Dodgers security sued for $17M on allegations of racial profiling, excessive force

A family of Los Angeles Dodgers fans is seeking $17 million in damages over claims that they were racially profiled and treated with excessive force by the team's security personnel during a game last October.

The suit, filed in Los Angeles Superior Court on Thursday, stems from an incident that took place after the Dodgers' season-ending loss to the Washington Nationals in Game 5 of last year's National League Division Series. It claims that seven members of the Verdin family were called "gang bangers" and "thugs" while being "accosted, assaulted and battered" by Dodgers security employees despite being innocent bystanders near another fan "acting erratically, pushing and yelling at plaintiffs and their family members."


In a news release, the family's attorney, Peter diDonato, said Dodger Stadium security -- in this case a mix of non-sworn people and off-duty law-enforcement officers -- "attacked the Verdins, a Latino family, without just cause due to illegal racial profiling." The suit seeks $7 million in damages for assault, battery, false imprisonment, infliction of emotional distress and violation of federal civil rights, plus an additional $10 million for punitive damages, according to the release.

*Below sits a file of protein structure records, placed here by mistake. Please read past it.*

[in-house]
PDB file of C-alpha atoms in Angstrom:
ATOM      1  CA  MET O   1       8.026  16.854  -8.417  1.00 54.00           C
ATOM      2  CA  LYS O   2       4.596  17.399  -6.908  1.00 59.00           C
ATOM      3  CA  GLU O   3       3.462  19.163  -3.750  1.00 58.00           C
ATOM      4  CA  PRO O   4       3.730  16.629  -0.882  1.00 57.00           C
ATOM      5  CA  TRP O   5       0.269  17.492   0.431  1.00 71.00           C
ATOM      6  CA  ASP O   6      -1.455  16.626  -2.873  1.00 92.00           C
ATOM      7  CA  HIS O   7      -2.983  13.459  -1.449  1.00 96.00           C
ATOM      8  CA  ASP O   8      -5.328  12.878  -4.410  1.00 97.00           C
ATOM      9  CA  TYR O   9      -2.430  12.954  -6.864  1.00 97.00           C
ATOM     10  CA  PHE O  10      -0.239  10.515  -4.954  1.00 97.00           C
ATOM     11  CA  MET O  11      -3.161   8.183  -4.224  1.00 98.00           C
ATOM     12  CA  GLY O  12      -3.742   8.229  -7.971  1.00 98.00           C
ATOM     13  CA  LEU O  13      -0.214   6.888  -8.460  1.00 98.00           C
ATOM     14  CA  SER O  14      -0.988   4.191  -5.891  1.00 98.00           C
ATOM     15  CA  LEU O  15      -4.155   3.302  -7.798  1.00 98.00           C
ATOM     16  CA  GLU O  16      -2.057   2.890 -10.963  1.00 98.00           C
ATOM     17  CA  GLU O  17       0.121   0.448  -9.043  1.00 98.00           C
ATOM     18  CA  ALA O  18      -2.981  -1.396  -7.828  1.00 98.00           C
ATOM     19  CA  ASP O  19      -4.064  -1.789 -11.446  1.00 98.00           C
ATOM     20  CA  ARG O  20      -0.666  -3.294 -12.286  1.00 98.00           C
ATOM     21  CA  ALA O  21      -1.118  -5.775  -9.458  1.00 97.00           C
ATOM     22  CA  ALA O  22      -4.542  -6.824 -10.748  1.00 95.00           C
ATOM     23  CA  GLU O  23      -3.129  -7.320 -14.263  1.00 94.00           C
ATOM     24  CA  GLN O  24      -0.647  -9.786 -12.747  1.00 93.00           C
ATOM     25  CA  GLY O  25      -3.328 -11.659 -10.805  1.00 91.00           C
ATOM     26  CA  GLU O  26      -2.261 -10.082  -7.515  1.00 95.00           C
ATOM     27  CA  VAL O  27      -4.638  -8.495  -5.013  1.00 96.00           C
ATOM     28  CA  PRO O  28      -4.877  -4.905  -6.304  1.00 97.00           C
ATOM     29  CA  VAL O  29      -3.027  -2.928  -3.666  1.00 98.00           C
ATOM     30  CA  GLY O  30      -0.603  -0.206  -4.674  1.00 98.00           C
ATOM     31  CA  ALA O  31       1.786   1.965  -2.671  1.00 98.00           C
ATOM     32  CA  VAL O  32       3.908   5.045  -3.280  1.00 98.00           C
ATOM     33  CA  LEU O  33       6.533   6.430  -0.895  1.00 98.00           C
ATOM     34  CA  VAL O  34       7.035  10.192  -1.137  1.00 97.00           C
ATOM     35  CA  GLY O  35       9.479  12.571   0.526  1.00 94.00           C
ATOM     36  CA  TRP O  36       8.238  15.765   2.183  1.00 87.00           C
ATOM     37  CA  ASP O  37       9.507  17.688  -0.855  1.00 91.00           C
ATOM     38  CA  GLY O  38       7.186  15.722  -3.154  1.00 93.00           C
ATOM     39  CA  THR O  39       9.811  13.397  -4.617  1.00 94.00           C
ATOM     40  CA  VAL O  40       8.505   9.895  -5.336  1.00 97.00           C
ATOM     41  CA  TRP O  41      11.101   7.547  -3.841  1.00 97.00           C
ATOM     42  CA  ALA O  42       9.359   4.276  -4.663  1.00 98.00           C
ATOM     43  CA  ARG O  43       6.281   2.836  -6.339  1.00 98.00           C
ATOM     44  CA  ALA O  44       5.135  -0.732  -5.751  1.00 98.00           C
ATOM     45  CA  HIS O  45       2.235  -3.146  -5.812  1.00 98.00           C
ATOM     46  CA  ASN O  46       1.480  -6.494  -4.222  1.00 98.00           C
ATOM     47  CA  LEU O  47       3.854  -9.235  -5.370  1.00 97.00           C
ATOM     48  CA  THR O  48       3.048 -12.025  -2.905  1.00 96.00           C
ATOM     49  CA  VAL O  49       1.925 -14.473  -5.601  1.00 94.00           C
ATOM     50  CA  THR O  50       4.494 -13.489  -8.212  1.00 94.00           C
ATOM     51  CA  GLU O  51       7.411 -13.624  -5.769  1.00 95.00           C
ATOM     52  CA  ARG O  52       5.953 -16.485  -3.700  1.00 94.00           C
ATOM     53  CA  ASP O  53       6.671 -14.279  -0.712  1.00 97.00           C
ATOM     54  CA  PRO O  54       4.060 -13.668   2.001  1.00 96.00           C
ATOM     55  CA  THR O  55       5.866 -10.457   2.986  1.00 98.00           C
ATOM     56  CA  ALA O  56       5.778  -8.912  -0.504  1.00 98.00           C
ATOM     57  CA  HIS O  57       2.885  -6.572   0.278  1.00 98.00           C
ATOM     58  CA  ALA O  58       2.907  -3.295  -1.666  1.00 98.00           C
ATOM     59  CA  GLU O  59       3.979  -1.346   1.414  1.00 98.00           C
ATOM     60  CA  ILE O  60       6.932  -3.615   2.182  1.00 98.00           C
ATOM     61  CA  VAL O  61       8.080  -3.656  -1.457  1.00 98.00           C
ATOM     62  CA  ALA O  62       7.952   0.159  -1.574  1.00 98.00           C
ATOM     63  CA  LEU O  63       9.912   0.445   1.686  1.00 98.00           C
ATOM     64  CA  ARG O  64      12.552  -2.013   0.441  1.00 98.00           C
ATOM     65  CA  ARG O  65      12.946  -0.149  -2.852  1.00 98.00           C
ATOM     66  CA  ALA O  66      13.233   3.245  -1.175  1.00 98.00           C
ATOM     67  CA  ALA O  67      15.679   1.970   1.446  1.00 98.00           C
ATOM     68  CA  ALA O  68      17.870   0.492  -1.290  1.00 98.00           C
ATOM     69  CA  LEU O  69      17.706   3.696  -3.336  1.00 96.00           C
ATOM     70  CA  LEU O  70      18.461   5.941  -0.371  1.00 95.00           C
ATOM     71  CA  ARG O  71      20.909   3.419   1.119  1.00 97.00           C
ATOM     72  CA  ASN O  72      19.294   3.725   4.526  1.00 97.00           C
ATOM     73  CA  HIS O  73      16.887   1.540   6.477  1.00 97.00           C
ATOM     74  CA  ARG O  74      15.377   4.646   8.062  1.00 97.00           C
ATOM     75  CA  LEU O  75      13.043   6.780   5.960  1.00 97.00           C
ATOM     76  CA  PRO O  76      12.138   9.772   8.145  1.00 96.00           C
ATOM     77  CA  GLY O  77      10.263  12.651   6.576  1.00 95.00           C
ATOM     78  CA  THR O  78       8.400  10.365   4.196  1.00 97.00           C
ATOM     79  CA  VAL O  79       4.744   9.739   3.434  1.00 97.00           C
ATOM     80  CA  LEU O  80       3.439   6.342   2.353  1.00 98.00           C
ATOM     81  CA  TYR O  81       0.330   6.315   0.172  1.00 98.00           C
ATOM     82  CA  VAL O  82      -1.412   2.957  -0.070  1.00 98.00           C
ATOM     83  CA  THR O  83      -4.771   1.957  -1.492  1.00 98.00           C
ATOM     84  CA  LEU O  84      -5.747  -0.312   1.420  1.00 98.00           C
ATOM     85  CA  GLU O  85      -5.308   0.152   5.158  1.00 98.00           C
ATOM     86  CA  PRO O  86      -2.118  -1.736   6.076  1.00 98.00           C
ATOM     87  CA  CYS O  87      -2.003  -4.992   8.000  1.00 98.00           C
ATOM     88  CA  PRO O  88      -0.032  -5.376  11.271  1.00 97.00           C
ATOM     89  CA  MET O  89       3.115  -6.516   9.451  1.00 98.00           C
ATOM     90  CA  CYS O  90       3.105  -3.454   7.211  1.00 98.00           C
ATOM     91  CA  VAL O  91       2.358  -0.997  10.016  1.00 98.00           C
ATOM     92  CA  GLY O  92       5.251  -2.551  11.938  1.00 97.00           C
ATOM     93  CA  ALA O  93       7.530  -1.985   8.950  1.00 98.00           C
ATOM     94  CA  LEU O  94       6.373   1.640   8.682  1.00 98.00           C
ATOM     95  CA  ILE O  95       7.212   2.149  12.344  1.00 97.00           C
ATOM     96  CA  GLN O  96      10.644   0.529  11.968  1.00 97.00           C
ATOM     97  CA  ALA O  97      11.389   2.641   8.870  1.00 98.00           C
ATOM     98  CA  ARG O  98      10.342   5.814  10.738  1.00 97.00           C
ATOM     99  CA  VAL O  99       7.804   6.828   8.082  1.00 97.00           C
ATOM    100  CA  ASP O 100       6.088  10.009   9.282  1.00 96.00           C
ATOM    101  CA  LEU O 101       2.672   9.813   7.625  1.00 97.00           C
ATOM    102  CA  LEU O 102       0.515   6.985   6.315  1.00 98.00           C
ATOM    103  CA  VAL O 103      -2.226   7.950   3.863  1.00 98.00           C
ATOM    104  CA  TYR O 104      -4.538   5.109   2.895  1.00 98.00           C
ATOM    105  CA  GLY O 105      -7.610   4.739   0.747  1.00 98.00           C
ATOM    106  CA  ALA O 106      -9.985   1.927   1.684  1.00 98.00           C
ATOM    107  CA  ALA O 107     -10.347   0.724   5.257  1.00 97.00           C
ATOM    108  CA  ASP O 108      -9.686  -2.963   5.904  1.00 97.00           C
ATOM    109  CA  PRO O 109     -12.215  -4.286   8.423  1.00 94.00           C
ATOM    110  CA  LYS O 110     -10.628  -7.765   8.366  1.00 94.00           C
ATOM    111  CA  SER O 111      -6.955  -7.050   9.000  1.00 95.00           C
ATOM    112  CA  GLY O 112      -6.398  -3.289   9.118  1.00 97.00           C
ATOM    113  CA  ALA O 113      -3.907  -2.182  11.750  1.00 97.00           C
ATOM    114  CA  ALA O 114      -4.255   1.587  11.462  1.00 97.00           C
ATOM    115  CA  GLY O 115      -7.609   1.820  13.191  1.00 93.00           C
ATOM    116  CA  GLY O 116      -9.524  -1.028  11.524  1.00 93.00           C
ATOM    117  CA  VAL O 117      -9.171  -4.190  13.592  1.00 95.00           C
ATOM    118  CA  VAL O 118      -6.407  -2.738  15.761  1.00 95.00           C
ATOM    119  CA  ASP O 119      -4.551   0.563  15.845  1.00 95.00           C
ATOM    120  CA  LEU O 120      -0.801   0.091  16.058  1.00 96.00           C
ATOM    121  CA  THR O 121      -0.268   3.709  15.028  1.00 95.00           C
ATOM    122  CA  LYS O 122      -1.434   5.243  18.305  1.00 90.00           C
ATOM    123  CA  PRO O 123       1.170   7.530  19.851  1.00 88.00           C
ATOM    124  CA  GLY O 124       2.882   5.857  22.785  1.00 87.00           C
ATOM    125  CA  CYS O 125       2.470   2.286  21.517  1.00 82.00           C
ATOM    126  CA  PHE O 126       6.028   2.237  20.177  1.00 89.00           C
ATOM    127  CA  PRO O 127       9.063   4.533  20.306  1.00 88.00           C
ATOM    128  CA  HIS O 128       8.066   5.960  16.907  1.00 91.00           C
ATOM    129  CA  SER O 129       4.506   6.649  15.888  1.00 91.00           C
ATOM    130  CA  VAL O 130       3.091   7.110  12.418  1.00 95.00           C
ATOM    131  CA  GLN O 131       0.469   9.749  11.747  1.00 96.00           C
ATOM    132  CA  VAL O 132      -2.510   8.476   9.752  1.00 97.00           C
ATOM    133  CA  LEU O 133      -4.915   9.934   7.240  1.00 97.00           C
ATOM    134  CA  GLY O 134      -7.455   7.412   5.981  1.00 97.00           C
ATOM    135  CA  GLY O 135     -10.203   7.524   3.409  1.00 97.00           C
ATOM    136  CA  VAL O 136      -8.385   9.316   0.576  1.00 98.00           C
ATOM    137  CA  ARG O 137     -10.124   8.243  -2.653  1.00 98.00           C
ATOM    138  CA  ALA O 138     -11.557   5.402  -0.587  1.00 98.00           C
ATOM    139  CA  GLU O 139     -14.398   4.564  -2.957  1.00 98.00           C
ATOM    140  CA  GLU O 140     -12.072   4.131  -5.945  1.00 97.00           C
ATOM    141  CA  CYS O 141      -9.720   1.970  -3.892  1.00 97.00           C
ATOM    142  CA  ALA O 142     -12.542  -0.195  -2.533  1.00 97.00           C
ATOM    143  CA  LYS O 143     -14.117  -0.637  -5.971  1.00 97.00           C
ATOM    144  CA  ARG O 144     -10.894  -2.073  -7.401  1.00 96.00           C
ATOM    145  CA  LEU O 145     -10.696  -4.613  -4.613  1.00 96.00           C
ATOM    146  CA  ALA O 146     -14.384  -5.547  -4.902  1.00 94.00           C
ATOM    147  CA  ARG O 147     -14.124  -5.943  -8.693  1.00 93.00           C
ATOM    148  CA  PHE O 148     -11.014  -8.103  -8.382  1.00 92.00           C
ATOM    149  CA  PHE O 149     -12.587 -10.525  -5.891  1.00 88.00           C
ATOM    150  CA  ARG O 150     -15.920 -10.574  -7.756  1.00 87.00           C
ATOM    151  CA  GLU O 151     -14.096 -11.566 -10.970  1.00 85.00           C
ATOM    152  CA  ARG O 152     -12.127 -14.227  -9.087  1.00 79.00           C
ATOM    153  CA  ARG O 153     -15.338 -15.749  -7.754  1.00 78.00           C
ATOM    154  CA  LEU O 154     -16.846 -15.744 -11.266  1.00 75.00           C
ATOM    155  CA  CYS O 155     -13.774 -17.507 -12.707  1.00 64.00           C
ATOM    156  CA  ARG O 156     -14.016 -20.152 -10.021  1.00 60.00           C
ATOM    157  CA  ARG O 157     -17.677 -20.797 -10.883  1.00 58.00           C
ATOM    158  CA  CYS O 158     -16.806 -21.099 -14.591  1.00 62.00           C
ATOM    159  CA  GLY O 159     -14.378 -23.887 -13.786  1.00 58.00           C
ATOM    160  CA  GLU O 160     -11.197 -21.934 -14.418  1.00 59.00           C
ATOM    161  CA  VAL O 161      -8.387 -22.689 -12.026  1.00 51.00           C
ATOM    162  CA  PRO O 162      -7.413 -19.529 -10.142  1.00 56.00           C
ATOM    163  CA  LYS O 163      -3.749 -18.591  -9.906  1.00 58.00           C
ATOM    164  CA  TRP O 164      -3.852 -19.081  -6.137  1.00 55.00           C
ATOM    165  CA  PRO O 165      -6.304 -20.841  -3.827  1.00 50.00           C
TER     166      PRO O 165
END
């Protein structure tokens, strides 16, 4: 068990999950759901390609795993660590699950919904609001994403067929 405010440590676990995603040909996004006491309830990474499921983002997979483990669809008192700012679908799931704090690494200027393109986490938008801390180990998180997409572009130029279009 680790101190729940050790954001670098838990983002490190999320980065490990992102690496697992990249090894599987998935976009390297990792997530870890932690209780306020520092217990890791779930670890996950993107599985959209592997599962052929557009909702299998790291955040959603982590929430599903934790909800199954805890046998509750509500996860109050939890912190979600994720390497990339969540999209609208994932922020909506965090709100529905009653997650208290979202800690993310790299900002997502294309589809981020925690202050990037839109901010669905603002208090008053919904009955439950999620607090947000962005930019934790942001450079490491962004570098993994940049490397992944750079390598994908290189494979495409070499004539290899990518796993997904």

A Dodgers representative said the team does not comment on pending legal matters.


The suit claims that David Verdin, 24, was placed in a choke hold and struck multiple times in his body and his head, and his brother, 26-year-old Rigoberto Verdin Jr., was pinned to the ground with an officer's knee on his neck. Javier Verdin, 16, was allegedly thrown to the ground by Dodger Stadium security, and Jamie Verdin, 18, was struck in the face and suffered a broken nose. David and Rigoberto Jr. were then taken to jail, but no charges were filed, the suit says.

This represents the fourth civil suit filed by diDonato against Dodger Stadium security in the past 14 months; the three others are still pending litigation.
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